Before you hit your next potluck.
Advertisement

Buffet or potluck-style meals are among the events we Southerners do best. Tables are often brimming with casserole dishes stacked atop trivets and potholders and filled with delectably simple favorites and secret family recipes. While the piping fare is always a crowd-pleaser, the real proof of the pudding is in our chilled foods. From pimiento cheese to congealed salads, there's nothing as satisfying as a cold bite of one of these classics. But, just how long should those cold foods stay out on your table? We turned to Louisiana restauranteur and caterer Angela Lasyone for her advice.

According to the U.S. Department of Agriculture, 40 degrees Fahrenheit or colder is the temperature at which cold foods should be kept. In fact, once the temperature rises, you start to enter what Lasyone refers to as the danger zone. "Once food reaches a temperature beyond 40 degrees, bacteria can start to form," she says. And that bacteria is actually what can make you sick, not the ingredients in the dishes themselves.

There are a lot of myths about refrigeration out there. You might have heard old wives' tales about foods being fine at room temperature as long as they don't include ingredients like eggs or dairy, but Lasyone says, that's simply not the case. "Two hours is the maximum amount of time a cold food can sit out before it becomes dangerous, regardless of its ingredients. And at an outside event on a warm day, it's likely less time than that."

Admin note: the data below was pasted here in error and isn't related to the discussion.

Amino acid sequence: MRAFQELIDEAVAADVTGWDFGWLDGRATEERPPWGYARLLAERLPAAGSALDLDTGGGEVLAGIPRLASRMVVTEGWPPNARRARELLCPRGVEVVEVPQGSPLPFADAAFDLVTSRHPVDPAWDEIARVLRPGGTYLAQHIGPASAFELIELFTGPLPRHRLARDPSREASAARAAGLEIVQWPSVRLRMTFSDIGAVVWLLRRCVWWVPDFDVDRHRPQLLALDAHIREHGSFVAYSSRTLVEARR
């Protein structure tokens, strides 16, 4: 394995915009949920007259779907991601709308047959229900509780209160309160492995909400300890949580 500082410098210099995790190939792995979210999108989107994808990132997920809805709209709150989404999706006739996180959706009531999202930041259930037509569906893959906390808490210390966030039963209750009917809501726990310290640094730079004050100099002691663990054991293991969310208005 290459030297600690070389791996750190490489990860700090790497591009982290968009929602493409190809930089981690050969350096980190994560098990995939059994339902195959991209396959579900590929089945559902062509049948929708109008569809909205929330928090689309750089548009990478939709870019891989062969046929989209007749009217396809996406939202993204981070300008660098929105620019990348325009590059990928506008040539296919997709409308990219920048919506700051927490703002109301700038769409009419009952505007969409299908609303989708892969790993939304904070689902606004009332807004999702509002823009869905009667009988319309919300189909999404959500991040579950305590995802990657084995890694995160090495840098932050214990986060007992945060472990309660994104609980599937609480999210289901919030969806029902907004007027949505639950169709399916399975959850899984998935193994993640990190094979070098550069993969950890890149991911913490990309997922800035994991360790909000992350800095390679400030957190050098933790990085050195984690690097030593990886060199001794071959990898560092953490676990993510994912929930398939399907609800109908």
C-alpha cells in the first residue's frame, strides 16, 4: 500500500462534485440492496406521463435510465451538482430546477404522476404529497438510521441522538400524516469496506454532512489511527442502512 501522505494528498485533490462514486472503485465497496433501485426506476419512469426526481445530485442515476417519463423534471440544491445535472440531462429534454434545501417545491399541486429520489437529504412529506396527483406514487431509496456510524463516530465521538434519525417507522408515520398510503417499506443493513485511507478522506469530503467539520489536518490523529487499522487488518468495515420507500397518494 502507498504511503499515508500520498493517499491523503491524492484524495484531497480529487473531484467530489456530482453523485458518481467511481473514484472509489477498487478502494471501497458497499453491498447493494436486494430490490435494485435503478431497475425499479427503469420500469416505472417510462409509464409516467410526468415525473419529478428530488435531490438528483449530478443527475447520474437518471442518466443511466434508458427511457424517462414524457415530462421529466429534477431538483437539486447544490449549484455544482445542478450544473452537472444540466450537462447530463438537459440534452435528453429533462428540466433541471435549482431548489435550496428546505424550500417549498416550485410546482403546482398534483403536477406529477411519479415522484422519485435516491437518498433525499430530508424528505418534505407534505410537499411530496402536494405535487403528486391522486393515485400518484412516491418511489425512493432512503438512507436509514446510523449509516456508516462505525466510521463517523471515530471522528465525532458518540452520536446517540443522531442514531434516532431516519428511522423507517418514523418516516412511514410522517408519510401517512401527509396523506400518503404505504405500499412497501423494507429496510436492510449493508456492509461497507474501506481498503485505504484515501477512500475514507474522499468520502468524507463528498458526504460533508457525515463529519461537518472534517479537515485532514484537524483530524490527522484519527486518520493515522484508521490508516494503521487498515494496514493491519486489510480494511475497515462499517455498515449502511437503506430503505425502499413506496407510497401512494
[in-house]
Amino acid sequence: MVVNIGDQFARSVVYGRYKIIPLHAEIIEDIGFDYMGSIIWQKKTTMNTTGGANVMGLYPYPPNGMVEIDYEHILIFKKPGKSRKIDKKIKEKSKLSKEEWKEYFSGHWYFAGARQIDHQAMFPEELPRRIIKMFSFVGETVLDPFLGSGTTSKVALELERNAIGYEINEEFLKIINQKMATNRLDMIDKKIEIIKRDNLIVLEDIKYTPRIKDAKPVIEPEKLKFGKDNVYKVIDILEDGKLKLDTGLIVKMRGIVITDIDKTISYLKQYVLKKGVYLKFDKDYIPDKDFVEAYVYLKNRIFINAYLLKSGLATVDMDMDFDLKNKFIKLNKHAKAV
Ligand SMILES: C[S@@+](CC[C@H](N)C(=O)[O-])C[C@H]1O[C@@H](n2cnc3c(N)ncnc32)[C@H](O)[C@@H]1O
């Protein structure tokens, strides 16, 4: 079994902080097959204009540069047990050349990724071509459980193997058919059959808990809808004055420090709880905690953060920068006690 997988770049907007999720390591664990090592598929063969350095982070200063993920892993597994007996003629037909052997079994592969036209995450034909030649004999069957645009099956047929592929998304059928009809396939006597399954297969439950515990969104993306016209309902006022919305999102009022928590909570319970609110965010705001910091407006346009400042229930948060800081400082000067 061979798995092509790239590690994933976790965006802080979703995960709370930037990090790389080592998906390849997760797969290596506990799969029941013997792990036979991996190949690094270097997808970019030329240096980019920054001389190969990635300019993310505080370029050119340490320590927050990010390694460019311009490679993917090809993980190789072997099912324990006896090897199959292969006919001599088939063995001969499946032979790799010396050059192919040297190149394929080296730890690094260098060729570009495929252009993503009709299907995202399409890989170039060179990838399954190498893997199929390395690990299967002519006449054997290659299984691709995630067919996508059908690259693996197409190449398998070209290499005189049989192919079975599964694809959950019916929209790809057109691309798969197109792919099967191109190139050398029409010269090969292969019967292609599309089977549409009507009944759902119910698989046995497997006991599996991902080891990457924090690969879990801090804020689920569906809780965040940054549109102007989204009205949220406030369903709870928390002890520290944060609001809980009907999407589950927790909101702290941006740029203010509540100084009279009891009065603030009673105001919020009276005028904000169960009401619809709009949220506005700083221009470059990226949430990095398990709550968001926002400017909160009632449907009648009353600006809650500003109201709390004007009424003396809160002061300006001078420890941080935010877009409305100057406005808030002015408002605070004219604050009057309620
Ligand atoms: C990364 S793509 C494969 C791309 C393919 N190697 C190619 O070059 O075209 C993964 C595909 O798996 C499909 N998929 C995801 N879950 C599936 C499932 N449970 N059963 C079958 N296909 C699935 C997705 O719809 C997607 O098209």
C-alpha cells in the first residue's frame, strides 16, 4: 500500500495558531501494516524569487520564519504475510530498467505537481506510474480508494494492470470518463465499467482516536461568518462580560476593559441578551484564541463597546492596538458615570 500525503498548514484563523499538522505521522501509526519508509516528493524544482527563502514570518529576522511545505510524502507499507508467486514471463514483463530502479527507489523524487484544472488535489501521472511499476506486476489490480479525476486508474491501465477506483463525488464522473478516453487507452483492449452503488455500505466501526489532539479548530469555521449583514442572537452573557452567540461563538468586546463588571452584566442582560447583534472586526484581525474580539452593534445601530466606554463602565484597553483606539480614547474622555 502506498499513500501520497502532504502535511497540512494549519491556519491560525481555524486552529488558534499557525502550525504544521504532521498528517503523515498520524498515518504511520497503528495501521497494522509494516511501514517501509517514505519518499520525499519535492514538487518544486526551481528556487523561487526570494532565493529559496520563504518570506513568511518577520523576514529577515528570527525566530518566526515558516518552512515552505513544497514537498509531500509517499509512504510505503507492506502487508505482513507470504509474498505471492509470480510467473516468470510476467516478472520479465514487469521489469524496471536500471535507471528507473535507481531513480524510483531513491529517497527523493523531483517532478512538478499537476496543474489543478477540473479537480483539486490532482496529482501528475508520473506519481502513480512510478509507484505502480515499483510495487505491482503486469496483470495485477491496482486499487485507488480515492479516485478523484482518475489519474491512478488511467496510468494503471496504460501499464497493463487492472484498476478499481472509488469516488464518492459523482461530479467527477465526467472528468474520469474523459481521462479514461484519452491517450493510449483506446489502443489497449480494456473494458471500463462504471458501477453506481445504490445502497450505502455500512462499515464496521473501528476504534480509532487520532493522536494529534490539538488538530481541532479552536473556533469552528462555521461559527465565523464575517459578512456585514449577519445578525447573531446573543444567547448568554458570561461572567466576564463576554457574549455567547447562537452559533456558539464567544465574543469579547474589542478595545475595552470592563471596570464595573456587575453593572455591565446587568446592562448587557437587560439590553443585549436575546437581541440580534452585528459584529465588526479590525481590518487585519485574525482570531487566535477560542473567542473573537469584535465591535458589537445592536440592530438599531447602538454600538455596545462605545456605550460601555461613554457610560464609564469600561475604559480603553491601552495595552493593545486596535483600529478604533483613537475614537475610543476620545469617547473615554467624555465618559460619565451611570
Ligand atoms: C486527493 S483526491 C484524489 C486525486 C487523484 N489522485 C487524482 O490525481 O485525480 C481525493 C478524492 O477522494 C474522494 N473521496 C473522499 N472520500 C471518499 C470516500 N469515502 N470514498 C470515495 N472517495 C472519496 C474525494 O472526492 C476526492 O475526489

To combat any bacteria, and frankly, any distasteful food, Lasyone first says to invest in a meat thermometer. "For a dense food, just stick the thermometer right in the middle," she explains. "Any reading above 40 degrees means it's time to toss it and replenish with something fresh."

She also recommends portioning things like cold dips and cheeses appropriately. Instead of putting the entire dish out at one time, refill directly from the refrigerator as needed. "That way the quality of your food is better, and it stays in edible shape." Portioning foods will also cut back on food waste. Anything that stays cold in the fridge is already put away for leftovers.

Laysone also says not to worry quite as much about making sure everything is out before the first guest arrives. "Let people come in and mingle. When you get a decent number of people there, then you can put out your refrigerated items."

Her most clever tip is to use containers that help insulate your foods. Your grandmother's pewter, sterling silver, and silver plate serving pieces are all great options. They will hold their temperature better than plastic or foil. Bonus: it's a much prettier presentation, and your Nana would be proud.